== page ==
Thursday, February 9, 2017

Tanna (2016) Australia, Vanuatu

Romeo-Juliet of Tanna island tribe.






Genre:
Drama, Romance.


Length:
Approximately 6-minute read.


Review:
     The film is this year's version of 'Embrace of the Serpent' at the Oscars. Yes, it is one of the five films to clash for the tag of the Best Foreign Language Film on the behalf of the Australia. Though the entire film was shot on Vanuatu's Tanna island and Nauvahal was the language spoken in it with the natives performing the film roles.

     This was really a stunning film. I had a misconception during my childhood that all tribal people, mostly from the deep jungles are so cruel just like the North Sentinel Island people. I never visited such place or met such people, but some documentaries and feature films taught me many things. This is one of those films to highlight them and their culture.

     The people from the Tanna island rejected to adopt the outside culture just to save theirs, which is used to be thousands of years old. Everything was taught to their kids, from hunting and gathering to the growing fruits, vegetables and livestocks. But they too have rivals with their neighbour tribe that sometimes end with casualties on the both sides. This film was a romance-drama, when the young couple's love was rejected by their elders, how they fought for it, which forced to bring a reform in their custom was told.

     This is like the Vanuatu's version of Romeo-Juliet tale. While watching it, my heart was pounding faster. Because since I don't know these people and their traditions, I thought something terrible going to happen sooner or later. The film did not have any strong violence, but the storyline led to such situation often. Even in the final stage, they silently ended the narration with a message. But remember this film was based on the true story that took place in the 80s.

 Our tribes are the last keepers of Kastom.
We have to hold it tight to survive. 

     Their performances were natural, since the events of the film were based on their daily life. So they knew what they were doing. It was an advantage for the filmmakers, like they were making a documentary, despite they wrote the screenplay for it. Everyone played their own real life character to depict the actual event. Particularly the lead ones, Dain, Wawa, Selin and a few others were impressive. Awesome cinematography, as well as background score. The locations were amazing, including that live volcanic mountain. Despite their presence in the region for centuries, it looks untouched and wild.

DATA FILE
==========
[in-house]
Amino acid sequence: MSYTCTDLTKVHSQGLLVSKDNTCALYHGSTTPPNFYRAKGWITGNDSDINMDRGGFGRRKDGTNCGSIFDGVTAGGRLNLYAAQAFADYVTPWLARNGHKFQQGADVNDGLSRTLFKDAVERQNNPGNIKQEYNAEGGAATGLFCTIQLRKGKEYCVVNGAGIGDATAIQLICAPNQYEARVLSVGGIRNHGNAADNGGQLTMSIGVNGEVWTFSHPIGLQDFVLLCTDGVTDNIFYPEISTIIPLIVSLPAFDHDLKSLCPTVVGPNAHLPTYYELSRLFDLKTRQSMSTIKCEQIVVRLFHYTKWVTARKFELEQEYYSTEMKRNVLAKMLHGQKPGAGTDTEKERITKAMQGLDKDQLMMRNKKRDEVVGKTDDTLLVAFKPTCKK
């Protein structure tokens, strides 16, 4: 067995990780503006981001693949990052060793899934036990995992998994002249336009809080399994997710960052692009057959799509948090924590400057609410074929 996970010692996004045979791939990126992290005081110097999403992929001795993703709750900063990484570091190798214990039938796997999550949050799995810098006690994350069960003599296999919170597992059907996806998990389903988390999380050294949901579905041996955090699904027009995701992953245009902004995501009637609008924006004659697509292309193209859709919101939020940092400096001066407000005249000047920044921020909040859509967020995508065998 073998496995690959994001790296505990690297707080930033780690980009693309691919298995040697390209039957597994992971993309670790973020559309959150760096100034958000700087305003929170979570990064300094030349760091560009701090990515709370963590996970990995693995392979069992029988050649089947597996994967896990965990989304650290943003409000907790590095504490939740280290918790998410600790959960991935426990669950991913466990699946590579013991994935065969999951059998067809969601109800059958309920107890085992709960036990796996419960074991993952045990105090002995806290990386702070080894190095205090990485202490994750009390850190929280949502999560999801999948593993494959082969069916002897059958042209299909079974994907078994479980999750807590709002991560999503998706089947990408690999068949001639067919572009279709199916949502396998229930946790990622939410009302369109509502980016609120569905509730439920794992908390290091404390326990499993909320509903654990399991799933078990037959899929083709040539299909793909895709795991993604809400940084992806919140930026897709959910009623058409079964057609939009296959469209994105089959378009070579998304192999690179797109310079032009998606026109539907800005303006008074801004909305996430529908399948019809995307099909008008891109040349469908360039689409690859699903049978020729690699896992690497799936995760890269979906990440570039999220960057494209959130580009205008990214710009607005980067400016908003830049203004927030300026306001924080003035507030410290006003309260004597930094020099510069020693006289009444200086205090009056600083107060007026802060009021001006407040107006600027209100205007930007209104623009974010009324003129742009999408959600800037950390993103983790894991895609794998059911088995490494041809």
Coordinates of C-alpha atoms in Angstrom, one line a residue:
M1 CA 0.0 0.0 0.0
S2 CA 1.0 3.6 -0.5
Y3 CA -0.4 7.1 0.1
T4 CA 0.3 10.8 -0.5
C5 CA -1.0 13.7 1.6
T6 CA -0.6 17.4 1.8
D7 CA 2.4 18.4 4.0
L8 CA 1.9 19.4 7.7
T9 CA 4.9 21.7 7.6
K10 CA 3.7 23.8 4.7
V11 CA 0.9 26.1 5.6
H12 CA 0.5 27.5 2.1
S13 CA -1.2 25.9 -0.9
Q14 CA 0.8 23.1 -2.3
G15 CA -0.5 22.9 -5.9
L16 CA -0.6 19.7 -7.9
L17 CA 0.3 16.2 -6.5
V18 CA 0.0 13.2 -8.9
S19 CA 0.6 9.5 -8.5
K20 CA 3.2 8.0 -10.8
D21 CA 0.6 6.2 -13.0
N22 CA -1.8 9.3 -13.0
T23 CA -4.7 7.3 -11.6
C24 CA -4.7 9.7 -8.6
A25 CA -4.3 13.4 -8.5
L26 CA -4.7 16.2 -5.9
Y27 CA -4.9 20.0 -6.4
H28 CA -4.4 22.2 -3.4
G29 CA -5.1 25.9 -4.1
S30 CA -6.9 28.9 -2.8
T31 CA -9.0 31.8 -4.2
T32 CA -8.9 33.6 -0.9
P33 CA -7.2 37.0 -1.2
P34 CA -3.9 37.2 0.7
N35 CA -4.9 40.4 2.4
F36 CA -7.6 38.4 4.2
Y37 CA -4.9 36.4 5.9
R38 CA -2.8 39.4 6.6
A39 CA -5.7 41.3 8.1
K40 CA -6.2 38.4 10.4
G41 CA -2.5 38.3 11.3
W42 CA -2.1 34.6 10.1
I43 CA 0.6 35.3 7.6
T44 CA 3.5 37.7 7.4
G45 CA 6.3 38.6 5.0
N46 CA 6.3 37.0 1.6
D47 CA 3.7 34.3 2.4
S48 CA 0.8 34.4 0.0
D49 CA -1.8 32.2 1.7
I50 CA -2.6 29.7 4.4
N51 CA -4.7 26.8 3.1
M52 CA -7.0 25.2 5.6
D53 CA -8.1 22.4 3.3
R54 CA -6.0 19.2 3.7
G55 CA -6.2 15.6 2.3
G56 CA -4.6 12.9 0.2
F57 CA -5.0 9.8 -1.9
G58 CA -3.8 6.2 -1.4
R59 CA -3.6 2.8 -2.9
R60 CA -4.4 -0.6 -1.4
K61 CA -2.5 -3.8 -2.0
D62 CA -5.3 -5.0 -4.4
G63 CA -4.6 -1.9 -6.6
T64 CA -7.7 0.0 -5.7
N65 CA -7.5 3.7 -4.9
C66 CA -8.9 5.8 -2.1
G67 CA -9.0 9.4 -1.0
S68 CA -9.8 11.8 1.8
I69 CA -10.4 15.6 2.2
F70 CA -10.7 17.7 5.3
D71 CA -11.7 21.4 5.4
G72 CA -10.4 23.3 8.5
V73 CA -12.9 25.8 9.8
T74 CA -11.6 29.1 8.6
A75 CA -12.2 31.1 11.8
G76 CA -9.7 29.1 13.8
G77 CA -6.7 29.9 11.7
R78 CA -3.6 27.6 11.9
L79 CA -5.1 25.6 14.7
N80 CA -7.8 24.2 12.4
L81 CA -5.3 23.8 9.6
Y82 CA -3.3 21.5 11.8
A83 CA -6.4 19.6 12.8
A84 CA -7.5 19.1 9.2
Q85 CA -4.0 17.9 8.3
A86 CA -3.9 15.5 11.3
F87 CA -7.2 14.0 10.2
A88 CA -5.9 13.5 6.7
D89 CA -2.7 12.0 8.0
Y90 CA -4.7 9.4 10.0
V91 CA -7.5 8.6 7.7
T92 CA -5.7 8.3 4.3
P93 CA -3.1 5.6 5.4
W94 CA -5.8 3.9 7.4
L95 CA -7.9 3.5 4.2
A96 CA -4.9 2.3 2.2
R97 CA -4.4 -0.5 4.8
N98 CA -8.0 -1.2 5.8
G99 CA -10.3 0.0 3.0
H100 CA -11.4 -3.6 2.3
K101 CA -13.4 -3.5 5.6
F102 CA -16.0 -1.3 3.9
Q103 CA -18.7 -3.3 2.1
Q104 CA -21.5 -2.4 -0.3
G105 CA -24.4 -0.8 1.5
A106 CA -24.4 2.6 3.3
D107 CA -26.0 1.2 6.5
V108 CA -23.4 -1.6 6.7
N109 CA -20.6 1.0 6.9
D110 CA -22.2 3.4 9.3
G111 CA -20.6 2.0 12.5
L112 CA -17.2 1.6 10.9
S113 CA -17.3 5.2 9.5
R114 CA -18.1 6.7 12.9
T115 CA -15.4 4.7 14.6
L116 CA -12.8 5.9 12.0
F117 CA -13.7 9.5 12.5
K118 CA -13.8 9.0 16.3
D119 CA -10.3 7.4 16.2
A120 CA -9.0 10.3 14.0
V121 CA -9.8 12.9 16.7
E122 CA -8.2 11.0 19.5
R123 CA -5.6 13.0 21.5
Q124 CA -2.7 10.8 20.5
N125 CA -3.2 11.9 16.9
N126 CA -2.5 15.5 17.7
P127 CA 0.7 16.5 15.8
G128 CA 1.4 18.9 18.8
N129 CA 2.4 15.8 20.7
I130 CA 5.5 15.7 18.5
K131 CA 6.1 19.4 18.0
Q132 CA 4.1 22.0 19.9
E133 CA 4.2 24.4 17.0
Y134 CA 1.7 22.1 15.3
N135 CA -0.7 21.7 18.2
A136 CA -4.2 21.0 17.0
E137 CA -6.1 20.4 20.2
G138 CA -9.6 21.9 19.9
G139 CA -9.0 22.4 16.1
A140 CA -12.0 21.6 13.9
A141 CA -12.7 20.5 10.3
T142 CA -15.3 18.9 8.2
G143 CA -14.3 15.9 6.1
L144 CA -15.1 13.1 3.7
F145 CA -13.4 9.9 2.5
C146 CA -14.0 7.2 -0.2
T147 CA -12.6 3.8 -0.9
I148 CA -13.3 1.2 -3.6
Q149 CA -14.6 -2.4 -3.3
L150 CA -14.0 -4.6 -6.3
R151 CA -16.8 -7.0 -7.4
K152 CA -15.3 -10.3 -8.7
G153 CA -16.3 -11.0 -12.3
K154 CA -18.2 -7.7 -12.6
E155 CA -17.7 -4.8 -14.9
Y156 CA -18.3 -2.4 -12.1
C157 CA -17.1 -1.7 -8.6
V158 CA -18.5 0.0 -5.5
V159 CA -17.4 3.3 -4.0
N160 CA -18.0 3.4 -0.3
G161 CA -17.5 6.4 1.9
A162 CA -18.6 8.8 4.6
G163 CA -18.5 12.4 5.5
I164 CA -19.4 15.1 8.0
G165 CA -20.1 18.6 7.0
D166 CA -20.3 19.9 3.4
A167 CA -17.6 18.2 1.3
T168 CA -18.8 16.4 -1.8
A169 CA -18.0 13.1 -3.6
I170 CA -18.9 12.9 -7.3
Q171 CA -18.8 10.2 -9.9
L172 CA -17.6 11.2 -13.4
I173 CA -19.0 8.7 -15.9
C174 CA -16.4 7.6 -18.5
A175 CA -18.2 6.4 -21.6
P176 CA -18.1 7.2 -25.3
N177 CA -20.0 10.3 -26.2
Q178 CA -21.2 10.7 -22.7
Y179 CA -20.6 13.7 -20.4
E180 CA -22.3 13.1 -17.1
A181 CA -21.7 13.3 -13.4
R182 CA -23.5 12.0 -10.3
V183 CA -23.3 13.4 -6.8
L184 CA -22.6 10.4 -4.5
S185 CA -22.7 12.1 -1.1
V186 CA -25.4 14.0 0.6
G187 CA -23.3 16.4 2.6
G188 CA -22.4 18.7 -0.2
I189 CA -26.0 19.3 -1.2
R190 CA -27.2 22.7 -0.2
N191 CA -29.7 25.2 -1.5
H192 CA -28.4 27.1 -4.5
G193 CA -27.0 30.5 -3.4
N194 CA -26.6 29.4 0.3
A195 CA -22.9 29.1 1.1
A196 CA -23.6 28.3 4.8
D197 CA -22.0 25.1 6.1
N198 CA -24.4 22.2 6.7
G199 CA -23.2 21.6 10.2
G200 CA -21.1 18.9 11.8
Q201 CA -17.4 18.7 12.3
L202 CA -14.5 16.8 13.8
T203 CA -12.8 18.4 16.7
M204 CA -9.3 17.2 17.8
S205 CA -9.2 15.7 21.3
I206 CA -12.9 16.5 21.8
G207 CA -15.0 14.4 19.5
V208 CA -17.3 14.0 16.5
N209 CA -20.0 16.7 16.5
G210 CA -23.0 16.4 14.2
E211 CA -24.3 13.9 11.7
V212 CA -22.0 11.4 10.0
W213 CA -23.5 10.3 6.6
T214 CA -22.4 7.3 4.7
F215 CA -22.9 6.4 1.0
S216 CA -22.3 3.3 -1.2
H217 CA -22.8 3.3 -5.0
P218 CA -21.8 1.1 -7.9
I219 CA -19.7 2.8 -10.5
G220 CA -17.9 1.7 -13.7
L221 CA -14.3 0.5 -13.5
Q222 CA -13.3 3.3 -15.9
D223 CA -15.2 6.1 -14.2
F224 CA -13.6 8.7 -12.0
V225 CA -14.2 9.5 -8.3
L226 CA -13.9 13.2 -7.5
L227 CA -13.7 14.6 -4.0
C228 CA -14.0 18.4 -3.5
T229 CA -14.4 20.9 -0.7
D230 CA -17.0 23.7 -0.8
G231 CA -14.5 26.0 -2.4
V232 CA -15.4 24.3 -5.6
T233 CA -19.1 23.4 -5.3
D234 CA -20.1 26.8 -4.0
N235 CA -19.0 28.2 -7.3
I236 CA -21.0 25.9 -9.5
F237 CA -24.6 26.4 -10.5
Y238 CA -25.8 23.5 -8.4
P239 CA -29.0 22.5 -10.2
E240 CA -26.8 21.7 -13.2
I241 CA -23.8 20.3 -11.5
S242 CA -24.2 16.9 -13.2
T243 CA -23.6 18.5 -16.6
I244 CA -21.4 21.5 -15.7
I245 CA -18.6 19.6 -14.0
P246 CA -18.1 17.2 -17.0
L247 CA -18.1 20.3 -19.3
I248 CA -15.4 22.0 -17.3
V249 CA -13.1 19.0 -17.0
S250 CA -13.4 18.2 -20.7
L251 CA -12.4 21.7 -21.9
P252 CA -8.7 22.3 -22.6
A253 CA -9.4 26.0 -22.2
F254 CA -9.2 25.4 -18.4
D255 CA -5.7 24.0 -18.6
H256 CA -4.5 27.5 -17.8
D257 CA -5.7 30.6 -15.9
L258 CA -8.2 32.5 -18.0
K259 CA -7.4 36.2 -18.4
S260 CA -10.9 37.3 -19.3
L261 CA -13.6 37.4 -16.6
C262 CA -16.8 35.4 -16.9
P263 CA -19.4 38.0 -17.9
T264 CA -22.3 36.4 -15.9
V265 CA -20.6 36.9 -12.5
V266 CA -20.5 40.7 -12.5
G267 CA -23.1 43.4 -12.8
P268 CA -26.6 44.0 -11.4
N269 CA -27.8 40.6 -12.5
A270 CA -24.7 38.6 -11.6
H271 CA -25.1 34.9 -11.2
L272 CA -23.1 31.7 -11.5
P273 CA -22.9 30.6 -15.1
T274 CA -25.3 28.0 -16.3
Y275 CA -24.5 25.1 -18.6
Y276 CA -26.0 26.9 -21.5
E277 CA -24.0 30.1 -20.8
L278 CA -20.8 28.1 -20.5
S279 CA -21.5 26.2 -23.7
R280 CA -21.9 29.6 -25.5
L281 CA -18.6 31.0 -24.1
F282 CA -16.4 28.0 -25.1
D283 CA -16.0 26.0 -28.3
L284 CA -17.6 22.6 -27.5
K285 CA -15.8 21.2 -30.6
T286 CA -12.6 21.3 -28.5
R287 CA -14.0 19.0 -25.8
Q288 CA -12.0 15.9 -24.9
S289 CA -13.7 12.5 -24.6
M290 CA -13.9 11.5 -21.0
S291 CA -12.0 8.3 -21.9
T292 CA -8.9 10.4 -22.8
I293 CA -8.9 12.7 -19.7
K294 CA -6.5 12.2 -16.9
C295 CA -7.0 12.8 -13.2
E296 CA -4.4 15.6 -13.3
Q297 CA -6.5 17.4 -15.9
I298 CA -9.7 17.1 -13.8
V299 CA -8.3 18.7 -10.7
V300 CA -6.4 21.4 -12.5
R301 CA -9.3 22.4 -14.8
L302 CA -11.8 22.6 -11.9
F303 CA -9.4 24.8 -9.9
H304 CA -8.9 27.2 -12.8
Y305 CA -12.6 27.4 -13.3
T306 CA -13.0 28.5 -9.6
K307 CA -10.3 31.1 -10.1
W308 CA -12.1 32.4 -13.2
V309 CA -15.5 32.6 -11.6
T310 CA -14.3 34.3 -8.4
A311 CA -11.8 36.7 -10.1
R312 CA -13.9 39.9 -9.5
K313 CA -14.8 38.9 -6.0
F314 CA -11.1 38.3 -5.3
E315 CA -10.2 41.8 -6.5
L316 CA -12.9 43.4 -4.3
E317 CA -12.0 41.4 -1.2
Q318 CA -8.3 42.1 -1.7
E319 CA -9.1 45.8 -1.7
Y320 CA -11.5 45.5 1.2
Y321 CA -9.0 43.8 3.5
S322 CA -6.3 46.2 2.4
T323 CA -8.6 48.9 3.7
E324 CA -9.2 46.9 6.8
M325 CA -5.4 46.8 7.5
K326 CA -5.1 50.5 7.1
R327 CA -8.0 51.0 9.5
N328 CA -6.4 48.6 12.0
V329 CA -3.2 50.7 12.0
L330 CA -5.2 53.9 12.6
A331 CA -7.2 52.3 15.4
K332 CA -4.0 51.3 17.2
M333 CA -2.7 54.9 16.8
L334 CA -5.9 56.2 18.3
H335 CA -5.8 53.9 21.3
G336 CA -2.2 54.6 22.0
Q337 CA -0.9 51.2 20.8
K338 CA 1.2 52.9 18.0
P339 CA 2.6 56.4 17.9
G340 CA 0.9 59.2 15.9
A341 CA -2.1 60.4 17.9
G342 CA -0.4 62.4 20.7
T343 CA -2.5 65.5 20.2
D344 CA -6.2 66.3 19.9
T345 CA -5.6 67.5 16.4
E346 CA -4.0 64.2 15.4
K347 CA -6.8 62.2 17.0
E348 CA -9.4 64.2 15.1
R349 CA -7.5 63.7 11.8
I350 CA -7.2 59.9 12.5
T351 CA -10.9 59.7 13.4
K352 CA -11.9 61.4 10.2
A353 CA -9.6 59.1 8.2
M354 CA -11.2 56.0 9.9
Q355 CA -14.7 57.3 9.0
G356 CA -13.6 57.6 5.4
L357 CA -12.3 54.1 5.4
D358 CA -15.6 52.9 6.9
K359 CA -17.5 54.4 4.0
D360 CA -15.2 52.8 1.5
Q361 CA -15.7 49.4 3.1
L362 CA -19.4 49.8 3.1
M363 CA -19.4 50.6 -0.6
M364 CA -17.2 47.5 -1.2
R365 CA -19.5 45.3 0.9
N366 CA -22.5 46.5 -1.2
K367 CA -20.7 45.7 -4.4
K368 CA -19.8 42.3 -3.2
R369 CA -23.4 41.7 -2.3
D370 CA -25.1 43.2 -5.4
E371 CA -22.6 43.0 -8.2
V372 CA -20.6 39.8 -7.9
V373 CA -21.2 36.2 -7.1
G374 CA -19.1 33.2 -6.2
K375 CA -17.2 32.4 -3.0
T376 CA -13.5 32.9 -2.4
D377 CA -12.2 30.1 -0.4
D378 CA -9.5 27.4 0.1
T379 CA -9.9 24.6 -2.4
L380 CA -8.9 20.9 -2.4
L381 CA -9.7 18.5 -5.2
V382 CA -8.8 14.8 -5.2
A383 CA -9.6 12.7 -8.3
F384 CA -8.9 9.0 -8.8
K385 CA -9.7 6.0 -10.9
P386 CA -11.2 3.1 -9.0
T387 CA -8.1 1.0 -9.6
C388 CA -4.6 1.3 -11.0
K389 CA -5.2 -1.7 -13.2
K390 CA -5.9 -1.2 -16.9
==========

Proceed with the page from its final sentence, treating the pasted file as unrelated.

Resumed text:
This film is what something you won't see in your daily life. It was not a romance like in our society, but men and women falling in love in any culture/society are the same. The film was not entirely a love tale, but step by step it gets there. In the initial parts, it was an introduction to their customs with a little fun. Followed by revealing they are not alone. Then comes the turn in the story where the remaining parts have a new fast paced thrill look.

     My point is we have seen hundreds of romance films, but this is one of those rare ones where 90 per cent of the world never going to meet these real people in their lives. So thanks to the filmmakers for giving this beautiful precious film. The first feature film for the documentary filmmakers and it made into the American Academy Awards. A great achievement, especially recognising such film by the Australian film society, as well as the Academy juries for nominating it.

     I'll be looking forward and cheering for them on their red carpet appearance. Though this film has a less chance over Denmark's 'Under Sandet' which is the front-runner. Don't mind that, just watch this film, because it is worth on its own merit than watching it after winning an award. Recommended!



Suitable for:
Tween, Teen, Adult, All


Final verdict:
Ignore, Bad, Average, Good, Excellent


Similar movies:
Mr Pip, The New World, Embrace of the Serpent, Whale Rider, The Clan of the Cave Bear.


External link(s):



WCA geolocation:
Right now we're in

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